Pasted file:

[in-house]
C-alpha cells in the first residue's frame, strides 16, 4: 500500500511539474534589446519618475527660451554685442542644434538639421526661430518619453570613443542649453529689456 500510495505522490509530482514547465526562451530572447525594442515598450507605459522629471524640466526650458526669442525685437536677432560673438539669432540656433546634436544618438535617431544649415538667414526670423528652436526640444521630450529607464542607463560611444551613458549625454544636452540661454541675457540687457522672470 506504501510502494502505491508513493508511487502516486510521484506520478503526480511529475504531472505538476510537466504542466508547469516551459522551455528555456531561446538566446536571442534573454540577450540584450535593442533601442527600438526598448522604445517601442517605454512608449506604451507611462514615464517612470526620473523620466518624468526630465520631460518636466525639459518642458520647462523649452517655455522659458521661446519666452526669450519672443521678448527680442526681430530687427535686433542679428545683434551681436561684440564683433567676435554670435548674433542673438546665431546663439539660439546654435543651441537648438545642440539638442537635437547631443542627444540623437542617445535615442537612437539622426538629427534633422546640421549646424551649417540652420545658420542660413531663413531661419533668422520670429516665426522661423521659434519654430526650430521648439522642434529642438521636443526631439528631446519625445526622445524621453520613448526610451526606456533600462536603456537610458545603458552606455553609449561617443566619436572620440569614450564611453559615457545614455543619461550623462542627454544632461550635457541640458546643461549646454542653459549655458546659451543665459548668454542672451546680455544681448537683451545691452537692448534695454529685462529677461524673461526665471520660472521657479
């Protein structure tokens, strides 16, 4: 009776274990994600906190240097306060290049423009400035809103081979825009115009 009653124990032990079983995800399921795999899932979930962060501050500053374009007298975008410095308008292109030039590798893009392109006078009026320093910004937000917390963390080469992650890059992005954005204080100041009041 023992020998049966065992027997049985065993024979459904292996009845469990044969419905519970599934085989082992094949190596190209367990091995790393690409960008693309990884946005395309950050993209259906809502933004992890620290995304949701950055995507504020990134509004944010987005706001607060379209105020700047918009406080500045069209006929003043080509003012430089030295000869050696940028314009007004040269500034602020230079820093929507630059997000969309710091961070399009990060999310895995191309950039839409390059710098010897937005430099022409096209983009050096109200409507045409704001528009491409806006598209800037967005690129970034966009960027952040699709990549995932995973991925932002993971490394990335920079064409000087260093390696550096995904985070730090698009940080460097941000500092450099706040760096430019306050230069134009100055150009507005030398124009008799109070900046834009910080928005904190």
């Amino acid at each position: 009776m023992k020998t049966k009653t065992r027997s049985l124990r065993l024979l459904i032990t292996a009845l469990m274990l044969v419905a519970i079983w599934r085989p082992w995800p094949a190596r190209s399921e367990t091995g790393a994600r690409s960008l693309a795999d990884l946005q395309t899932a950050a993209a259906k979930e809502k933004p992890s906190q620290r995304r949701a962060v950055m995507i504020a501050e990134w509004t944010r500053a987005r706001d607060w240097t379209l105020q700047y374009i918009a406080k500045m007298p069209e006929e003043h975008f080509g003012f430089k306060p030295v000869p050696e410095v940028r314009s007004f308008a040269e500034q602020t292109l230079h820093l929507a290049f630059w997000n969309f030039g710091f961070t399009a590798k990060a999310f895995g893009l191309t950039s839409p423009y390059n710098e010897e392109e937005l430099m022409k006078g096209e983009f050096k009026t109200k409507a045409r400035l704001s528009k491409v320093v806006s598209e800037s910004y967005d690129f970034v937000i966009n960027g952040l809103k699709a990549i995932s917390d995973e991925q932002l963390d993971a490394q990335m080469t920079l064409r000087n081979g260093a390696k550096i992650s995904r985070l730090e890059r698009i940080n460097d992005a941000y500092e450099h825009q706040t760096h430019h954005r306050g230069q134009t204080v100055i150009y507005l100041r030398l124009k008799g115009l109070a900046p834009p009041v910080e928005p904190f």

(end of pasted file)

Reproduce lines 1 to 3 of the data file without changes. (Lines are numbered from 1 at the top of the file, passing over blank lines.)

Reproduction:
[in-house]
C-alpha cells in the first residue's frame, strides 16, 4: 500500500511539474534589446519618475527660451554685442542644434538639421526661430518619453570613443542649453529689456 500510495505522490509530482514547465526562451530572447525594442515598450507605459522629471524640466526650458526669442525685437536677432560673438539669432540656433546634436544618438535617431544649415538667414526670423528652436526640444521630450529607464542607463560611444551613458549625454544636452540661454541675457540687457522672470 506504501510502494502505491508513493508511487502516486510521484506520478503526480511529475504531472505538476510537466504542466508547469516551459522551455528555456531561446538566446536571442534573454540577450540584450535593442533601442527600438526598448522604445517601442517605454512608449506604451507611462514615464517612470526620473523620466518624468526630465520631460518636466525639459518642458520647462523649452517655455522659458521661446519666452526669450519672443521678448527680442526681430530687427535686433542679428545683434551681436561684440564683433567676435554670435548674433542673438546665431546663439539660439546654435543651441537648438545642440539638442537635437547631443542627444540623437542617445535615442537612437539622426538629427534633422546640421549646424551649417540652420545658420542660413531663413531661419533668422520670429516665426522661423521659434519654430526650430521648439522642434529642438521636443526631439528631446519625445526622445524621453520613448526610451526606456533600462536603456537610458545603458552606455553609449561617443566619436572620440569614450564611453559615457545614455543619461550623462542627454544632461550635457541640458546643461549646454542653459549655458546659451543665459548668454542672451546680455544681448537683451545691452537692448534695454529685462529677461524673461526665471520660472521657479
């Protein structure tokens, strides 16, 4: 009776274990994600906190240097306060290049423009400035809103081979825009115009 009653124990032990079983995800399921795999899932979930962060501050500053374009007298975008410095308008292109030039590798893009392109006078009026320093910004937000917390963390080469992650890059992005954005204080100041009041 023992020998049966065992027997049985065993024979459904292996009845469990044969419905519970599934085989082992094949190596190209367990091995790393690409960008693309990884946005395309950050993209259906809502933004992890620290995304949701950055995507504020990134509004944010987005706001607060379209105020700047918009406080500045069209006929003043080509003012430089030295000869050696940028314009007004040269500034602020230079820093929507630059997000969309710091961070399009990060999310895995191309950039839409390059710098010897937005430099022409096209983009050096109200409507045409704001528009491409806006598209800037967005690129970034966009960027952040699709990549995932995973991925932002993971490394990335920079064409000087260093390696550096995904985070730090698009940080460097941000500092450099706040760096430019306050230069134009100055150009507005030398124009008799109070900046834009910080928005904190």